Background Adalimumab (ADA) has been shown to be safe and effective in polyarticular juvenile idiopathic arthritis (pJIA), and is approved for use in moderate to severe pJIA patients (pts) ≥4 years (yrs) in the US, Australia, and Japan, and in the EU for pts ≥2 yrs.
Objectives Pts with pJIA are candidates for routine childhood vaccinations, according to the respective national guidelines. This post hoc report describes the observed use of vaccines in pJIA pts receiving ADA in 3 clinical trials and one registry.
Methods Pts with active pJIA were enrolled in one of the following trials: M10-444 (ages 2 to <4 or ≥4 weighing <15 kg in US, EU), M10-240 (ages 4-17 in Japan), DE038 (ages 4-17 in US, EU) or the STRIVE (P10-262) registry (ages 4-17 in US, EU, and Australia). Pts in these studies received ADA +/- methotrexate. Vaccinations were administered based on the judgment of the study investigator or the treating physician. Descriptive statistics were used to summarize all vaccinations, including the influenza vaccine. Adverse events (AEs) related to active influenza virus infection events occurring within 270 days after influenza vaccination were collected by a predefined MedDRA query 15.1 [Lack of efficacy/effect Influenza (Vaccination Product Specific)].
Results A summary of all vaccinations is presented in the Table. Among the different types of vaccines, the influenza vaccine was the most frequently administered: 55, 63, 10 and 22 influenza vaccines were administered in DE038, M10-240, M10-444 and P10-262, respectively. In addition, pneumococcal, human papilloma virus, diphtheria, tetanus and/or pertussis, hepatitis A and B, and polio vaccines were administered. 2 pts each received >5 vaccinations in DE038 and M10-240, while 3 pts each in M10-444 and P10-262 received >1 but <5 vaccinations. The influenza vaccine was administered to 32/171 (19%), 20/25 (80%), 6/32 (19%) and 21/533 (4%) of pts during the course of the study in DE038, M10-240, M10-444 and P10-262 respectively, and the mean (SD) time to 1st influenza vaccination was high: 675 (618), 189 (80), 93 (90) and 443 (396) days. The rates of influenza-related AEs reported for pts who received influenza vaccinations and those who did not were: 13% vs 9% for DE038, 15% vs 20% for M10-240, 0% vs 12% for M10-444, and 5% vs 0.4% for P10-262.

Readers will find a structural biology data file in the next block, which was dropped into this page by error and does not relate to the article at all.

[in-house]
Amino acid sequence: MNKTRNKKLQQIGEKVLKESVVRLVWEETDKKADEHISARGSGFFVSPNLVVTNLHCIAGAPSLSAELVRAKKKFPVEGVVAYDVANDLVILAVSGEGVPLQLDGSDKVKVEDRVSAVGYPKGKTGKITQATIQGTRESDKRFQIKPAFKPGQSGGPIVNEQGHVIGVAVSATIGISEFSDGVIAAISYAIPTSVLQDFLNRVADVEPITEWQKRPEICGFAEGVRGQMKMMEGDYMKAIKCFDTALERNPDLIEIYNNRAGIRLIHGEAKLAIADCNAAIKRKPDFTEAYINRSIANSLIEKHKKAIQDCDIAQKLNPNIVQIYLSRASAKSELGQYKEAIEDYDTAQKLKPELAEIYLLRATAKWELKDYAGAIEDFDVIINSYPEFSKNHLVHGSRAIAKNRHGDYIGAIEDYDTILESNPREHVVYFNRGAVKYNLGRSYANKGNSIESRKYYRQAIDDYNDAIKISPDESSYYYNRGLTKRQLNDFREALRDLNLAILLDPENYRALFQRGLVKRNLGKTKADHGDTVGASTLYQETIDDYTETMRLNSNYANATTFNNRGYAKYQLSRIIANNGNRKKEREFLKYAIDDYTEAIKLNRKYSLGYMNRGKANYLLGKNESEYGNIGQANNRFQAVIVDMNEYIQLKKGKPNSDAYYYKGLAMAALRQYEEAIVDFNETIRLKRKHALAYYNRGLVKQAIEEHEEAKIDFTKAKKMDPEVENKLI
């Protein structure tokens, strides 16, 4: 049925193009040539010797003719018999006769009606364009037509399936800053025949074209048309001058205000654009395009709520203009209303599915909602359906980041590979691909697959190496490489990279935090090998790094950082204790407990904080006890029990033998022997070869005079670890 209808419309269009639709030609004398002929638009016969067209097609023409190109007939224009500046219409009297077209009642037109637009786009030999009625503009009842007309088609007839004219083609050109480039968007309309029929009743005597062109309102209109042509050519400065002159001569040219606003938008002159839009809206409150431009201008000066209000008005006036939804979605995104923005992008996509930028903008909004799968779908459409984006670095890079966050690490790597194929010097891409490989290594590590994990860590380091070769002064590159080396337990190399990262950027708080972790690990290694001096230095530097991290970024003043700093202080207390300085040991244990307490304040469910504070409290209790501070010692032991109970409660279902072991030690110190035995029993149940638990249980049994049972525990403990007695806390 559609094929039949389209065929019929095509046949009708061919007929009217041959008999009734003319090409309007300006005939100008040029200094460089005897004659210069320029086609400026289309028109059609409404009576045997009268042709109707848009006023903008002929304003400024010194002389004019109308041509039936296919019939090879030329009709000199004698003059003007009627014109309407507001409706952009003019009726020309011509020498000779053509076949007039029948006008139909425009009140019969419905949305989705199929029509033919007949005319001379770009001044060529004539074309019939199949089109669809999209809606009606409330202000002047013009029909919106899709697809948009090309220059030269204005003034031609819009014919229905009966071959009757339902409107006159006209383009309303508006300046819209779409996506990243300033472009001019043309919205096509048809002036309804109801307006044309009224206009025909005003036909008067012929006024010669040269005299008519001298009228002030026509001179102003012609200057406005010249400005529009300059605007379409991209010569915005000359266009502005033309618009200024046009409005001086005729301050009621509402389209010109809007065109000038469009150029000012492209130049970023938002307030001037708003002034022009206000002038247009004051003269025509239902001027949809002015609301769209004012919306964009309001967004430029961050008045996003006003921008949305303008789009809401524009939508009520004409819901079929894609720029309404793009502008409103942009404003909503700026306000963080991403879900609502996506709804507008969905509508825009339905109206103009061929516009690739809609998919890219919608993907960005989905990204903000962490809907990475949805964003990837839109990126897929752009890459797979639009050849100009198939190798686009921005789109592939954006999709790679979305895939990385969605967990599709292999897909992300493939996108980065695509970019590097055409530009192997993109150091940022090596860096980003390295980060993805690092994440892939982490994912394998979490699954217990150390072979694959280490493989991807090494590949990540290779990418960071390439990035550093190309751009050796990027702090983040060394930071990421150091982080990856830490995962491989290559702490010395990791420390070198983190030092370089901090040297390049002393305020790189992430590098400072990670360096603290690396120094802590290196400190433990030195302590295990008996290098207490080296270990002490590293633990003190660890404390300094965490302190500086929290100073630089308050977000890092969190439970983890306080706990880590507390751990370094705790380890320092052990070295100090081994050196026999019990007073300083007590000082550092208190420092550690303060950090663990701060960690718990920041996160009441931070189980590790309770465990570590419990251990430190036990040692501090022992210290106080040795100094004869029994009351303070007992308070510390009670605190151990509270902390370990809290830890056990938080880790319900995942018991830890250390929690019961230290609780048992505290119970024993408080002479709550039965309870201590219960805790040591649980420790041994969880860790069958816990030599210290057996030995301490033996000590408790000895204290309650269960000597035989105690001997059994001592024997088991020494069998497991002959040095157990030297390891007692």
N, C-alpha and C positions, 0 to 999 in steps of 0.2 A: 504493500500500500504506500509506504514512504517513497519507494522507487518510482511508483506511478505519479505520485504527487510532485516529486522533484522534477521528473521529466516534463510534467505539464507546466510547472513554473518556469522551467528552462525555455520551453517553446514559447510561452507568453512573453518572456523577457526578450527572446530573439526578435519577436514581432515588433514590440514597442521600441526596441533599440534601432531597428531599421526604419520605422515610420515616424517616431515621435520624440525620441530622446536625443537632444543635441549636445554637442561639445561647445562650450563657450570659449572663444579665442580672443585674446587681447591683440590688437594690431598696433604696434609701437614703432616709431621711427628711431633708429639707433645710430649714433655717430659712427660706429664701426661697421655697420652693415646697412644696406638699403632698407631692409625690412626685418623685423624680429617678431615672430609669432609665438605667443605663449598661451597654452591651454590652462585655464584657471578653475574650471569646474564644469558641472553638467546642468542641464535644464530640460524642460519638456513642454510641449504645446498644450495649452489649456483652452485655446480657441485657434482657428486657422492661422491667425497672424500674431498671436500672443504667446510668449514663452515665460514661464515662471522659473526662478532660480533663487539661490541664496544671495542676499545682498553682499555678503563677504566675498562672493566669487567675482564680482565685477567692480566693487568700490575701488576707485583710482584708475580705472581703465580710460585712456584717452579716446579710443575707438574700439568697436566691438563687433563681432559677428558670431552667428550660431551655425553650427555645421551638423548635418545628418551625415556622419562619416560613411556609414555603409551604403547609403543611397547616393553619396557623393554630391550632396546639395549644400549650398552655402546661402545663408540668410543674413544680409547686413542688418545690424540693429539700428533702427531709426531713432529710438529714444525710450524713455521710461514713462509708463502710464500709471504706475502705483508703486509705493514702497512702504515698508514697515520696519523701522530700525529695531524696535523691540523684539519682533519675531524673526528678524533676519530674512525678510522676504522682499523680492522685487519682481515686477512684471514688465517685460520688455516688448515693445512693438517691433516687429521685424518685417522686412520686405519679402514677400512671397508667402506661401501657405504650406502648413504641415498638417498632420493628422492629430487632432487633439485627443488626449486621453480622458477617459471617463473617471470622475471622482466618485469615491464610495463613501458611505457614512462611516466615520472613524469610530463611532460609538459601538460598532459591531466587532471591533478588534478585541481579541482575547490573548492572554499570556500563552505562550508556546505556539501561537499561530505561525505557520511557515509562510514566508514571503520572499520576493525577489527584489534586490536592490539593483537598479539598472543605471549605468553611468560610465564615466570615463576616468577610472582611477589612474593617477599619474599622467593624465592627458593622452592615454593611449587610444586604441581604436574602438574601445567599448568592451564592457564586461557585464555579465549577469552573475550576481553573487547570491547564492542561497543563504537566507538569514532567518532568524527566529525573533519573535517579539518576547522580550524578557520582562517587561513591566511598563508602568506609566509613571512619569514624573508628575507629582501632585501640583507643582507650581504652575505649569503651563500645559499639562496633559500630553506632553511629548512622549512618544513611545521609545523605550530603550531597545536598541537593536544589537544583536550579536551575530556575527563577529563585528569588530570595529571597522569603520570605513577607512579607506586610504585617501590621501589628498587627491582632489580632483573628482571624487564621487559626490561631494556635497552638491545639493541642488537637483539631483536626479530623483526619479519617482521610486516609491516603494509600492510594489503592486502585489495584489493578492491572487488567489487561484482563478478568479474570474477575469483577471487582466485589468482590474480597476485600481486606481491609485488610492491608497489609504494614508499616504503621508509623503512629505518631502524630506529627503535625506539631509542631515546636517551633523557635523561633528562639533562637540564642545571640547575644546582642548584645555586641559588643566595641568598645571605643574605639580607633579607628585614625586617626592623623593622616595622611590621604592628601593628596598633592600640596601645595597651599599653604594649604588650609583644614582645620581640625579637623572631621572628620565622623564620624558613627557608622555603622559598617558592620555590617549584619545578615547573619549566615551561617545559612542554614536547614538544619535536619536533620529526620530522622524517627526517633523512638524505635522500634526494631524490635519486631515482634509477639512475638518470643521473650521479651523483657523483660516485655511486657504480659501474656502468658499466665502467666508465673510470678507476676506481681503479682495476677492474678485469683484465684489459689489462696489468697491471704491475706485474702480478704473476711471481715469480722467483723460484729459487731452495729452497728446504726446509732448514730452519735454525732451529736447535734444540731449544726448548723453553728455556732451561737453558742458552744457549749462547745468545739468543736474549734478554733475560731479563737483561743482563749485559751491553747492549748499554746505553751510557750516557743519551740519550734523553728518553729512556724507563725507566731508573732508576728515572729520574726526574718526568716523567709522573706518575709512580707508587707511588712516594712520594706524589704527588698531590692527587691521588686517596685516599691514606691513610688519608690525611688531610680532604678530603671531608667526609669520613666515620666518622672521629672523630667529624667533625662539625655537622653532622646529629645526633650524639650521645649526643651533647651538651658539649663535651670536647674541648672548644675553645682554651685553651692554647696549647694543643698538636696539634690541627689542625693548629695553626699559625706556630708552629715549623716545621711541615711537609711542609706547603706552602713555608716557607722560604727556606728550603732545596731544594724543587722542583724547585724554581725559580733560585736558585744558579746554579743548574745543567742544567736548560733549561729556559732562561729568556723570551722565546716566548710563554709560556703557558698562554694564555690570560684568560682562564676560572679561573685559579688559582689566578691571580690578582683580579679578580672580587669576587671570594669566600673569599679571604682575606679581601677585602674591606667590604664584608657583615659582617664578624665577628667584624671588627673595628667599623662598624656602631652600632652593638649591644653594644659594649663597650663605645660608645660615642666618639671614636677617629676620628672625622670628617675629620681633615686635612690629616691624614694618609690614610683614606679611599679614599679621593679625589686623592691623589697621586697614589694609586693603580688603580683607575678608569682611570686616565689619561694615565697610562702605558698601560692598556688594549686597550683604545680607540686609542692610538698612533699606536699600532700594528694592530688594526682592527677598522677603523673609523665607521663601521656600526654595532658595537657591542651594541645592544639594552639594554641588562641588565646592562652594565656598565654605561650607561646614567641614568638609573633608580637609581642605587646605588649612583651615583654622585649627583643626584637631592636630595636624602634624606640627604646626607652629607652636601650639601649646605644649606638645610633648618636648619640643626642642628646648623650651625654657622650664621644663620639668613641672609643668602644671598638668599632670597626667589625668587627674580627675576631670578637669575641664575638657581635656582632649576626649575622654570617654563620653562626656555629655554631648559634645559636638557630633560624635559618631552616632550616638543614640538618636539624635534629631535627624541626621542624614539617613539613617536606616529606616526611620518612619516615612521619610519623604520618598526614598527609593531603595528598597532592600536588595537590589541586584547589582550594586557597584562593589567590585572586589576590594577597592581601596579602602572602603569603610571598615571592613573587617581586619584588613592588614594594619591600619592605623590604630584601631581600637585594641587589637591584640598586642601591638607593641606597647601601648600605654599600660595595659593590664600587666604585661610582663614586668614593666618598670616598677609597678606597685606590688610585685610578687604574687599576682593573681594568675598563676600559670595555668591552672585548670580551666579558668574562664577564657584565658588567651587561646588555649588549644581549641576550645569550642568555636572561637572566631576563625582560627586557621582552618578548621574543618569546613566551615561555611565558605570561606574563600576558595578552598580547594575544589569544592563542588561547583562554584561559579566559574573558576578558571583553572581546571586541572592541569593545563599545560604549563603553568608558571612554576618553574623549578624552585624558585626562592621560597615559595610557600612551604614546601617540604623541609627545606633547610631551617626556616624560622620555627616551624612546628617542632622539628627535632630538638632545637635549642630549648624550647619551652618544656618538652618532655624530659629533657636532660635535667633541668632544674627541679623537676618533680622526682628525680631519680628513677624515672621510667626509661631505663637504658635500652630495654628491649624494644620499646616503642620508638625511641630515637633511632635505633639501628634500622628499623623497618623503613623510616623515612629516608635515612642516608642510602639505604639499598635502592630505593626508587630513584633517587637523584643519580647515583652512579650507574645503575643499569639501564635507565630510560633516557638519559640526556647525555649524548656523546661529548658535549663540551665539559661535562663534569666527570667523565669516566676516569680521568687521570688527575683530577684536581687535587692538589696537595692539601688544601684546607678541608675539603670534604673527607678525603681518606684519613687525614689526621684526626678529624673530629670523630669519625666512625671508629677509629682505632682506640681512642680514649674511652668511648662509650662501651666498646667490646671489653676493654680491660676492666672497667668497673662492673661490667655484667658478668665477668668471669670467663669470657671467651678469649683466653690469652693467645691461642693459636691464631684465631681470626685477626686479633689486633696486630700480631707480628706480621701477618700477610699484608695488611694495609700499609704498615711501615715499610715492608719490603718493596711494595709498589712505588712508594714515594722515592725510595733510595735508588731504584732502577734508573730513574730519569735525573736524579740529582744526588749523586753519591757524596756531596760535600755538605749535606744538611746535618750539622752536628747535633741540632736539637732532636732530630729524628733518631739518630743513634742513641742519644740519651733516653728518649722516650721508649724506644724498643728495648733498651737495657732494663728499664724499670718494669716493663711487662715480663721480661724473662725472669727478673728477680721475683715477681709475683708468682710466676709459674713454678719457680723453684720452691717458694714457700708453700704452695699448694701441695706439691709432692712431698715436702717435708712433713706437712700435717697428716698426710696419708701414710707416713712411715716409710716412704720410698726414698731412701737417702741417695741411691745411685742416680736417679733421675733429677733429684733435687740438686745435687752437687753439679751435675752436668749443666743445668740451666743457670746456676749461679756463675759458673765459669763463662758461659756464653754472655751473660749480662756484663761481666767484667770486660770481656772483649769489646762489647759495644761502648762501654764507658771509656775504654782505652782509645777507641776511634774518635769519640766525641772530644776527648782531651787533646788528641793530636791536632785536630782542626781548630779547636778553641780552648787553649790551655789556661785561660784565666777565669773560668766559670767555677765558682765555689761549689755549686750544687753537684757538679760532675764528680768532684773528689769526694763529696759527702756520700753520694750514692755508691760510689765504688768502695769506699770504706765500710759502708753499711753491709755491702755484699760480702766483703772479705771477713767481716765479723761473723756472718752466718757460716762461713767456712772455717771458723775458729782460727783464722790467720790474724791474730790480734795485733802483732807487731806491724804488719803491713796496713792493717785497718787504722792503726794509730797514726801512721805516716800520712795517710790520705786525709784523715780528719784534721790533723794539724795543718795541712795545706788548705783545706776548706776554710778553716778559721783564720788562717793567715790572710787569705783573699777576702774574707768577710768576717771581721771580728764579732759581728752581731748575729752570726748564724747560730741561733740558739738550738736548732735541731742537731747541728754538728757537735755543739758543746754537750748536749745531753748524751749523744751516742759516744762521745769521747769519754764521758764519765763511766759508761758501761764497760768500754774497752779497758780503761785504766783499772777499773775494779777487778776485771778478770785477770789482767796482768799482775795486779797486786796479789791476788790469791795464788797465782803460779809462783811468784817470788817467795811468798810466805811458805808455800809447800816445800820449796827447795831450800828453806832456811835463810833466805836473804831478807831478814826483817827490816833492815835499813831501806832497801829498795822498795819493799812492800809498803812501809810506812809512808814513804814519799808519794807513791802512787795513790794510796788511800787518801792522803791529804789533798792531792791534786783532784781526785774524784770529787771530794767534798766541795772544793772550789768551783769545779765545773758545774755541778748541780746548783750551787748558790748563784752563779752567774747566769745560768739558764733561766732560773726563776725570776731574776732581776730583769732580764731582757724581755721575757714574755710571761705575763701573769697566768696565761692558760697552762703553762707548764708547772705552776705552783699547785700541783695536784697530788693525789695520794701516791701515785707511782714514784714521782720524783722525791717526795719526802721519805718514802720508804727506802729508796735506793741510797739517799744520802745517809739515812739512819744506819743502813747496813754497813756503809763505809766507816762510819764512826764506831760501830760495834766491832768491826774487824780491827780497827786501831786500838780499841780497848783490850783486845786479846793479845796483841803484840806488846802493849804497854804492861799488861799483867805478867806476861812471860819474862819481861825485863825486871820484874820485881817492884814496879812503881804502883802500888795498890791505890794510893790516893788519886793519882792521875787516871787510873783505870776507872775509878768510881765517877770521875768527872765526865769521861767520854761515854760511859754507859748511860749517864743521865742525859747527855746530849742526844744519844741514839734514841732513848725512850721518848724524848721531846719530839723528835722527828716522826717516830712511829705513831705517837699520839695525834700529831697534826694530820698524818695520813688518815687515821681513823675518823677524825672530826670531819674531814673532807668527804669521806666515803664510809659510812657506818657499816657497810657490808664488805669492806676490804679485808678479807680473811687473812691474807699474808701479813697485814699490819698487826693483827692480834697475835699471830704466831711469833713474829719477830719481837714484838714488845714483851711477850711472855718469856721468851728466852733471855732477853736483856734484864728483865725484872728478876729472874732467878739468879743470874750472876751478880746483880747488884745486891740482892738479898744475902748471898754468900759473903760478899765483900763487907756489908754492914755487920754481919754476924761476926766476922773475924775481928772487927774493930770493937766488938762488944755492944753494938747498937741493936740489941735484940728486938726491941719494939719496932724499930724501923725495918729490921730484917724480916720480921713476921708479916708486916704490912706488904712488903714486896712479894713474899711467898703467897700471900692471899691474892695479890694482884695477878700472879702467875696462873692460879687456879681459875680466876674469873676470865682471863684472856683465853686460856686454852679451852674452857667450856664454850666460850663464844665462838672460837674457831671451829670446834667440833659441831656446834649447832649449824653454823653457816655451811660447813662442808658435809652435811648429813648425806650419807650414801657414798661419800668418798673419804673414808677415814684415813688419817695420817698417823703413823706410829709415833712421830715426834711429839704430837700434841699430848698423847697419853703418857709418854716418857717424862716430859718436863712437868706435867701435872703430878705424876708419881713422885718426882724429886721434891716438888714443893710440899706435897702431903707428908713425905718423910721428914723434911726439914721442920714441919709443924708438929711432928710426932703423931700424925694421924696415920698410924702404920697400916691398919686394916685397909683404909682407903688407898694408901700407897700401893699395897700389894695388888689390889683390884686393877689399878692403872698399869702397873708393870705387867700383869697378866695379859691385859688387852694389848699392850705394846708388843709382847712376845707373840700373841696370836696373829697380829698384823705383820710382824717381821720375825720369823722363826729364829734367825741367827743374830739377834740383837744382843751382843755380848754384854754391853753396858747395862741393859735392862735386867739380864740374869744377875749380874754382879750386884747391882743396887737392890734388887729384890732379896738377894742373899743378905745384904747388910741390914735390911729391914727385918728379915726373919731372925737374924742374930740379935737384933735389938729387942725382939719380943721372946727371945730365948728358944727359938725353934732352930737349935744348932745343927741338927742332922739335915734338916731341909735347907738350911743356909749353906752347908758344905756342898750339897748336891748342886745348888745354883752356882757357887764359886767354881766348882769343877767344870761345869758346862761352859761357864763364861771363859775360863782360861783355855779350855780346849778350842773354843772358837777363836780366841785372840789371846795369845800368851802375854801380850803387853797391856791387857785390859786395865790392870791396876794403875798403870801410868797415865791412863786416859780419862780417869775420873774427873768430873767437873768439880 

Conclusions These data support the idea that pJIA pts treated with ADA can be immunized with routine, inactive, preventative vaccines, such as the influenza vaccine. However, not all of the eligible pts were vaccinated on time according to the Centers of Disease Control (CDC) recommendations, and many pts were not vaccinated at all suggesting that physicians may be reluctant to use vaccines in children receiving antirheumatic therapies. Further investigation regarding rheumatologists' vaccination practices for pts with JIA is warranted.
Acknowledgements AbbVie sponsored the studies (NCT00774537, NCT00690573, NCT00048542 and NCT00783510), contributed to the study design, and participated in collection, analysis, and interpretation of data, and in writing, reviewing, and approval of the final version. Medical writing support was provided by Jessica L. Suboticki, PhD, and Naina Barretto, PhD, of AbbVie.
Disclosure of Interest K. Minden Grant/research support: Pfizer, AbbVie, Inc., Consultant for: Pfizer, AbbVie, Roche/Chugai, Novartis, Medac and Pharm-Allergan, Speakers bureau: Pfizer, abbVie, Roche/Chugai, Novartis, Medac and Pharm-Allergan, M. Karunaratne Shareholder of: AbbVie, Inc., Employee of: AbbVie, Inc., H. Kupper Shareholder of: AbbVie, Inc., Employee of: AbbVie, Inc., J. Kalabic Shareholder of: AbbVie, Inc., Employee of: AbbVie, Inc.
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